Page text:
Port in a Storm (MM)

Kitten and Witch

JMS Books LLC

Heat Rating: Sizzling
Word Count: 12,557
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Colin is not having the best time lately, being a runaway shifter with a less than stellar reputation, hiding beneath a car in the pouring rain hoping to evade the angry warlock looking for him.

David's had a long day. Being the local white witch and healer is a worthwhile occupation, but it's rarely an easy one.

When he spies a stray kitten under his car, he figures he'll be able to rescue at least one living thing that night ...

Port in a Storm (MM)
0 Ratings (0.0)

Port in a Storm (MM)

Kitten and Witch

JMS Books LLC

Heat Rating: Sizzling
Word Count: 12,557
0 Ratings (0.0)
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Excerpt

Running might not be a requirement the way it'd been last time, but there might be a limit to the amount of rescuing he could tolerate. Colin, water getting in his eyes from the kitchen sink, cursed his life and his poor decision-making skills. Not for the first time. Not for the last, either, probably.

"Oh, shh, hold still, baby," David Stanton admonished, and continued trying to get mud off of Colin's paws. "Such a sweet little guy, aren't you."

Colin was exceedingly tempted to hiss. He refrained. He was currently stuck in kitten shape and hiding from a cranky warlock, being bathed by the white witch and graphomancer -- and he did recognize David now, out from under a car and away from rain and panic, and this opened up a whole host of new difficulties that he was presently ignoring -- who'd rescued him, and possessing pretty much no usable magic of his own. Annoying yet another witch was low on his list of good choices, which was a very short list, because Colin had been historically not spectacular at good choices.

"Almost done," David reassured him, scooping him out of the sink, bundling him into a hot towel. Colin decided he was too worn out, and too soaked, to protest. Anyway, the heat and softness felt practically orgasmic. He leaned into David's gentle rubbing and purred.

David Stanton said, sounding unreasonably pleased by this, "Aww, you're so affectionate, such a sweetheart ... you like attention, don't you?"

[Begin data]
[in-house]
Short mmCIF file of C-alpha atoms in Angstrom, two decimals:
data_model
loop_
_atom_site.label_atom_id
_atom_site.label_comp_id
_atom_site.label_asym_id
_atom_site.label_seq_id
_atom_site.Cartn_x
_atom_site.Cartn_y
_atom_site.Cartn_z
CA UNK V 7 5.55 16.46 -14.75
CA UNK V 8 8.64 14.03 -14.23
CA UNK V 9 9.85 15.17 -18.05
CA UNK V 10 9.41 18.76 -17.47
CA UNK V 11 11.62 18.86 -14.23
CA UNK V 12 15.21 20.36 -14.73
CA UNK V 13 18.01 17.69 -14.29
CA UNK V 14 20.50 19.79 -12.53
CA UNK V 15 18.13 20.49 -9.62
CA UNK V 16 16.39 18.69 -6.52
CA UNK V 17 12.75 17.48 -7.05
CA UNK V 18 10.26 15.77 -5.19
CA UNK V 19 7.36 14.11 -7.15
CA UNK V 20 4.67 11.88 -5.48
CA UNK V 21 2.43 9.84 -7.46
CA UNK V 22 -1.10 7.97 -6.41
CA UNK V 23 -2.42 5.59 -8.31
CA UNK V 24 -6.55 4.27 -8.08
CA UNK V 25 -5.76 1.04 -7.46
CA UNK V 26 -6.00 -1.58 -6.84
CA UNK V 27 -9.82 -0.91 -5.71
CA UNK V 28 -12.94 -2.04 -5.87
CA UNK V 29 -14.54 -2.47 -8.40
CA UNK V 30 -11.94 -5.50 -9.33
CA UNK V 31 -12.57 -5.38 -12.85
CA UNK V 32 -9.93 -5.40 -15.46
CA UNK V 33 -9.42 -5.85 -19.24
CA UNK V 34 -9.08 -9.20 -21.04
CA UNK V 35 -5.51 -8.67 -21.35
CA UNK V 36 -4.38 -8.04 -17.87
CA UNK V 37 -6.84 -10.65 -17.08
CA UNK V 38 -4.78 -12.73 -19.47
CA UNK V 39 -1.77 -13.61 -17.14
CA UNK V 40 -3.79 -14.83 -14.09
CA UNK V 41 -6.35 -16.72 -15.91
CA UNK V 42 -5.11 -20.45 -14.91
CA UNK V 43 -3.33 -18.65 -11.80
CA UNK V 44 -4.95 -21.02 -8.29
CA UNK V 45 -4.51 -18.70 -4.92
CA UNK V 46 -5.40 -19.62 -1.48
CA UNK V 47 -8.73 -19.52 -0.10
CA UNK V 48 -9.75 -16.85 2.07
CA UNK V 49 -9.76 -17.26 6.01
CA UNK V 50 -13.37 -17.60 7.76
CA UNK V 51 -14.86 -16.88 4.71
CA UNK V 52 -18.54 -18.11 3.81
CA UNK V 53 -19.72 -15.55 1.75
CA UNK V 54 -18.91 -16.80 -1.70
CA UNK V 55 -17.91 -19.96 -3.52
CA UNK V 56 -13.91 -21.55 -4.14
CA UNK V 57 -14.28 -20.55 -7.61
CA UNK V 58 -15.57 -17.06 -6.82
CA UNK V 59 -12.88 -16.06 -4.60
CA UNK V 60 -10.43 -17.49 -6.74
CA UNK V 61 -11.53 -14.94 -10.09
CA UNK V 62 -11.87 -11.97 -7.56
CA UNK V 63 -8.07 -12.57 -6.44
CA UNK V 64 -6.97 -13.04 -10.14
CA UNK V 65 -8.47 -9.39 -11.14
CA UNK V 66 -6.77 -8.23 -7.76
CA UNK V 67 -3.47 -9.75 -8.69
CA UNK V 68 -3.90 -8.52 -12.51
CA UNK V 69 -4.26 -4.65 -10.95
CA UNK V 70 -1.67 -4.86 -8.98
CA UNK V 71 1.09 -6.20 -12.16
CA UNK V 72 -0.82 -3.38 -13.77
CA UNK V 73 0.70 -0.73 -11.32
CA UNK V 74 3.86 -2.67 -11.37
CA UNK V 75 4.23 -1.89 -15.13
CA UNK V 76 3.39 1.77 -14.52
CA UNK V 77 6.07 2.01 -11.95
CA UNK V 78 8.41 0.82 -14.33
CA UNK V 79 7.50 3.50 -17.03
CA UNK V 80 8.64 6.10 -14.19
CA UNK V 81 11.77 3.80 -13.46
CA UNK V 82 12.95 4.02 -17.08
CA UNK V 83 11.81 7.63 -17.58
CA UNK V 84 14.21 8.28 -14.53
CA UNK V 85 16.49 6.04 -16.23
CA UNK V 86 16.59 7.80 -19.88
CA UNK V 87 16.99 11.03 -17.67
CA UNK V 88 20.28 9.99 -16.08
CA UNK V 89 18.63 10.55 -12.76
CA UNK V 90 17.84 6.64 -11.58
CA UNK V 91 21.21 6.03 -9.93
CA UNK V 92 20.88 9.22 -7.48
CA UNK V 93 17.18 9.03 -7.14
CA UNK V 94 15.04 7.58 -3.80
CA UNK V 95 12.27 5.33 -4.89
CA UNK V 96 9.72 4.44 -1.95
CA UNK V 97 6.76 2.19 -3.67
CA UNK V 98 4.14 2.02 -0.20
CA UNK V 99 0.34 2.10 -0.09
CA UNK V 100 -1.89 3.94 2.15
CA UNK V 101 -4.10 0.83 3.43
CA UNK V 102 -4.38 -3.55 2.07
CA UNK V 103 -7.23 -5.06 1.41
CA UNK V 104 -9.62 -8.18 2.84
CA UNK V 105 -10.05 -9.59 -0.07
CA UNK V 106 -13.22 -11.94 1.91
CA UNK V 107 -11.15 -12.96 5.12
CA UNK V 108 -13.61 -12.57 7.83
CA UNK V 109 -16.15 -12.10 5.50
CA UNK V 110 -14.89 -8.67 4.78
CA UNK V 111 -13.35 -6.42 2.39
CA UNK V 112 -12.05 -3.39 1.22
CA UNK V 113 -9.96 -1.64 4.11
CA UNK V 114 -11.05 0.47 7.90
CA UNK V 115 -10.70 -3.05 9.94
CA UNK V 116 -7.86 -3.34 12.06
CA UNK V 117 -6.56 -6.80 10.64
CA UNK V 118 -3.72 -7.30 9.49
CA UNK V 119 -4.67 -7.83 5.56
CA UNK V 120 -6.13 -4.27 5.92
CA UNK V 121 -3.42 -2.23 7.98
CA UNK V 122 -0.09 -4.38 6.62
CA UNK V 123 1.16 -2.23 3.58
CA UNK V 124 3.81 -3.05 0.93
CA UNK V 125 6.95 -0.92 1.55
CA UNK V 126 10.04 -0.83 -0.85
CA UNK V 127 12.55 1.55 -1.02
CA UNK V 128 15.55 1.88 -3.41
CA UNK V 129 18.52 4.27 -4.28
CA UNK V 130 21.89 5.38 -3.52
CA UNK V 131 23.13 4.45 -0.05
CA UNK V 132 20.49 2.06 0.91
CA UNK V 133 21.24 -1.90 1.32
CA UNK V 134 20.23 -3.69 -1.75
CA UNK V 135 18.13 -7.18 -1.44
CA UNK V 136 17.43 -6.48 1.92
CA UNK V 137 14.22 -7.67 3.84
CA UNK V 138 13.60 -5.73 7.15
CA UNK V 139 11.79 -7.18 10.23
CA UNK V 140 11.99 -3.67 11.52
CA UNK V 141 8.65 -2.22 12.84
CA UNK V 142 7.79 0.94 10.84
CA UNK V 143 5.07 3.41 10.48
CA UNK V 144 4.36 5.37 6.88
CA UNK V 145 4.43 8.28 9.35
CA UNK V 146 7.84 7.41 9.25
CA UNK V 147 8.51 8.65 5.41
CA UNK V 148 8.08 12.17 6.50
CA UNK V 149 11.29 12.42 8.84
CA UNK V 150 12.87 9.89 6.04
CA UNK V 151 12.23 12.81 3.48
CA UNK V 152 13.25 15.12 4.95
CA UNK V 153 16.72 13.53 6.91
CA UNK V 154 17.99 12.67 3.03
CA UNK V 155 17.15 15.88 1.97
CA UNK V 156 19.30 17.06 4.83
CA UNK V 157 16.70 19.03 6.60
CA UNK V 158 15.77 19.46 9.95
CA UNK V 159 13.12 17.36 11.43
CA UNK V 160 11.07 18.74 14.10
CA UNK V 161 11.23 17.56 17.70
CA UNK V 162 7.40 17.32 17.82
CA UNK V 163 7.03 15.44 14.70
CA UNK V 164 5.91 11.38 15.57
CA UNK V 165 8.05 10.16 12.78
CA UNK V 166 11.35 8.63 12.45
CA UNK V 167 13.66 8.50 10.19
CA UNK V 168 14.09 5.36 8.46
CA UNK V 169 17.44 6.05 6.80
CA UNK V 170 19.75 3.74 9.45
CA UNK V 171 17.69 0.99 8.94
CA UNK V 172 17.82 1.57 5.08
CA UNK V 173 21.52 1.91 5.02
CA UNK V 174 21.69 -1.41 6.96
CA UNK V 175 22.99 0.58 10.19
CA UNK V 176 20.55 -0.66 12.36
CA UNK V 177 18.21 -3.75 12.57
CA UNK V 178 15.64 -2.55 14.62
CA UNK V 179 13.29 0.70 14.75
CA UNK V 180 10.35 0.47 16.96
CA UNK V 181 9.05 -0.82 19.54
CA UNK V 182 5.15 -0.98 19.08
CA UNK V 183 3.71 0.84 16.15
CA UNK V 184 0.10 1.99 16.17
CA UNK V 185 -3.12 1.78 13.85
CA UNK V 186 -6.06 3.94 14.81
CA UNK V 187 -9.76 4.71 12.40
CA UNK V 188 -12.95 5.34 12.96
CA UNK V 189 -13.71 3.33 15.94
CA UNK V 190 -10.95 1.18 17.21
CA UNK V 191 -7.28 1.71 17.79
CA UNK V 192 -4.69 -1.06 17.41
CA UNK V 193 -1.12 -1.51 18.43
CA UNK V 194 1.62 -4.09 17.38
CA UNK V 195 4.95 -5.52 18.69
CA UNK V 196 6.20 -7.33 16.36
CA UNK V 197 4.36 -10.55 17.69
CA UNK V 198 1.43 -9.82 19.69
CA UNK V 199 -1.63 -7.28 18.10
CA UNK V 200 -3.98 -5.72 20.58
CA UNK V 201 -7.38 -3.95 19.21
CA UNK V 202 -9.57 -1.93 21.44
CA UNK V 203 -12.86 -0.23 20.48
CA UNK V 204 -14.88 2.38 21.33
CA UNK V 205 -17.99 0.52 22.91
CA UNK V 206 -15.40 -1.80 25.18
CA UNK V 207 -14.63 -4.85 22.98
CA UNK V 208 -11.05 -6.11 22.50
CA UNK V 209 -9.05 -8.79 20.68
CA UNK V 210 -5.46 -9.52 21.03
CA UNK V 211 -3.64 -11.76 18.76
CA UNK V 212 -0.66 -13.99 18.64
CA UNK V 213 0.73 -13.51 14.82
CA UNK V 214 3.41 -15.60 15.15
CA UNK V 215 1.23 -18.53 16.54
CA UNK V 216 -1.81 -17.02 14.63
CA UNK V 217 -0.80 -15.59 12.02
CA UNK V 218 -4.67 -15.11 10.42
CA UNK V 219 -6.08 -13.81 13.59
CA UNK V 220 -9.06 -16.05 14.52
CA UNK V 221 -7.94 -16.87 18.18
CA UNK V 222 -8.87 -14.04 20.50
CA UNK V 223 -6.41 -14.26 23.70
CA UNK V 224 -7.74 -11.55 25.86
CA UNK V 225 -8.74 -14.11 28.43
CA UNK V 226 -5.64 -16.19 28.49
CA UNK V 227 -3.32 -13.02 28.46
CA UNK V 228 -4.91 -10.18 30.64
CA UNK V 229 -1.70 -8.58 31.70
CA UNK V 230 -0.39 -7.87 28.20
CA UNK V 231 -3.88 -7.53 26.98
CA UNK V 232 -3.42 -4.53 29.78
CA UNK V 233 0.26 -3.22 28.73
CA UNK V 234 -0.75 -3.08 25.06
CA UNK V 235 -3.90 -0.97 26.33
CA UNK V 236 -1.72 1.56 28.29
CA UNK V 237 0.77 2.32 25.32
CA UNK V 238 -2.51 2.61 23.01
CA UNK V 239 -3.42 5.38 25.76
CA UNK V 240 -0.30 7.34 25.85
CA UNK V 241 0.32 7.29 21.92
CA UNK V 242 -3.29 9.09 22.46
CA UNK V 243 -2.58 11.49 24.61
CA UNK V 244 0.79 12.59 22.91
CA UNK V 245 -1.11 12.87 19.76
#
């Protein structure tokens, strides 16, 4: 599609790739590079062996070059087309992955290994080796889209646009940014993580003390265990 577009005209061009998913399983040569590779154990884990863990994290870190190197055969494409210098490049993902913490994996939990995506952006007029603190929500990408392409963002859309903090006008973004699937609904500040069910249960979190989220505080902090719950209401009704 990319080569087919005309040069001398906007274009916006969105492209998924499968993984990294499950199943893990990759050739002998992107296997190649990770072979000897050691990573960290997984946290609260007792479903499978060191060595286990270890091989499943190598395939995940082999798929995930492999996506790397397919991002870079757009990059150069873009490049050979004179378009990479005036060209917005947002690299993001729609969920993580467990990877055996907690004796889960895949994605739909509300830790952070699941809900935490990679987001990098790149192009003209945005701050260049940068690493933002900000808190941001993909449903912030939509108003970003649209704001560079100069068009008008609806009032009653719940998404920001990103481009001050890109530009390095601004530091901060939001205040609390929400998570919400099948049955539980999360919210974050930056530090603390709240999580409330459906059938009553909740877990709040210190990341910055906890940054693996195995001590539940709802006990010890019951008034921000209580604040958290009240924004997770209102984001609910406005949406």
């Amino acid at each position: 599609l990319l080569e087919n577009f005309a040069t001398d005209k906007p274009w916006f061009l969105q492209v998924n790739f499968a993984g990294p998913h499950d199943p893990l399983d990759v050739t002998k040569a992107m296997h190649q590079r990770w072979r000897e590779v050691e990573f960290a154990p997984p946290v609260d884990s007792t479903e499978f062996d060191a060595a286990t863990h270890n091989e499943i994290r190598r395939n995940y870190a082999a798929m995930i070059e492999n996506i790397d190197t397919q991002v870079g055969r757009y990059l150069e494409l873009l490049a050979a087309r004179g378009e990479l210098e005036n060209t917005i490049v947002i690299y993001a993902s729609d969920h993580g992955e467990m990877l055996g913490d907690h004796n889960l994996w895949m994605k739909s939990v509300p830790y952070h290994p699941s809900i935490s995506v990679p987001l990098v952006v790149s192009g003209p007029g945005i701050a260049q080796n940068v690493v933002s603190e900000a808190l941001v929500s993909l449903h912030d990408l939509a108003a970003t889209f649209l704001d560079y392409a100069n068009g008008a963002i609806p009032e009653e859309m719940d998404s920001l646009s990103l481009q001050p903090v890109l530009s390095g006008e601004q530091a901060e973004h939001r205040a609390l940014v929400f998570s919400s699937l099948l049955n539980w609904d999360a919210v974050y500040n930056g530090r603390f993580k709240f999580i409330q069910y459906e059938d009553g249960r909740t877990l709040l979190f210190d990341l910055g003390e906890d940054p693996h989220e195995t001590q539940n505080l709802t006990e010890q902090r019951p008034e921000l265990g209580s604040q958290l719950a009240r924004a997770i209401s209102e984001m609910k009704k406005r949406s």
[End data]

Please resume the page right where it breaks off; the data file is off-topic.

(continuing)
Yes. He always had. Shamelessly so. Which was part of why he'd ended up in this mess. But David had such lovely hands, artist's hands, magician's hands, big and strong and gentle ... excellent for petting, oh yes ...

"Wonder if you have an owner," David mused, toweling his back. "Someone might be missing you."

This comment snapped him right out of the contented daze. Tail fluffed. Spine stiffened. He tried not to bite David's finger. Reflex.

"Okay, okay. Sorry." David held up hands, laughing. Forest-hazel eyes laughing too, merriment in the woods. "I swear it's like you know what I'm saying. Anyway, you don't have a collar or anything. And you were a total mudball -- not like anyone was takin' care of you."

You try staying dry and fluffy while running from a warlock in a temper-tantrum thunderstorm, Colin wanted to snap. He settled for turning himself into an offended cat-loaf on the proffered towel atop the kitchen counter.

He knew who David was. Most of the North American witches, sorcerers, and this-side-of-dark warlocks got together a couple times a year, ostensibly to catch up and show off new magical insights, mostly to one-up each other in terms of spells, albeit in a friendly-competitive way. Colin had in fact met David Stanton twice, not that David would remember. David mostly worked as a very definitely white witch and magical artist; as a graphomancer, his talent lay in his hands, his ink. At the last coven gathering, Colin had seen David sketch flowers into blooming roseate life; David Stanton did a lot of work with kids, with families, with dream-soothing and therapeutic healing.

Not the most powerful or the most flashy. Just kind. Good-hearted.

The sort of man who'd pick up a stray shivering kitten, fur damp from an unseasonal thunderstorm, cold from unrelenting water, and carry it carefully home.

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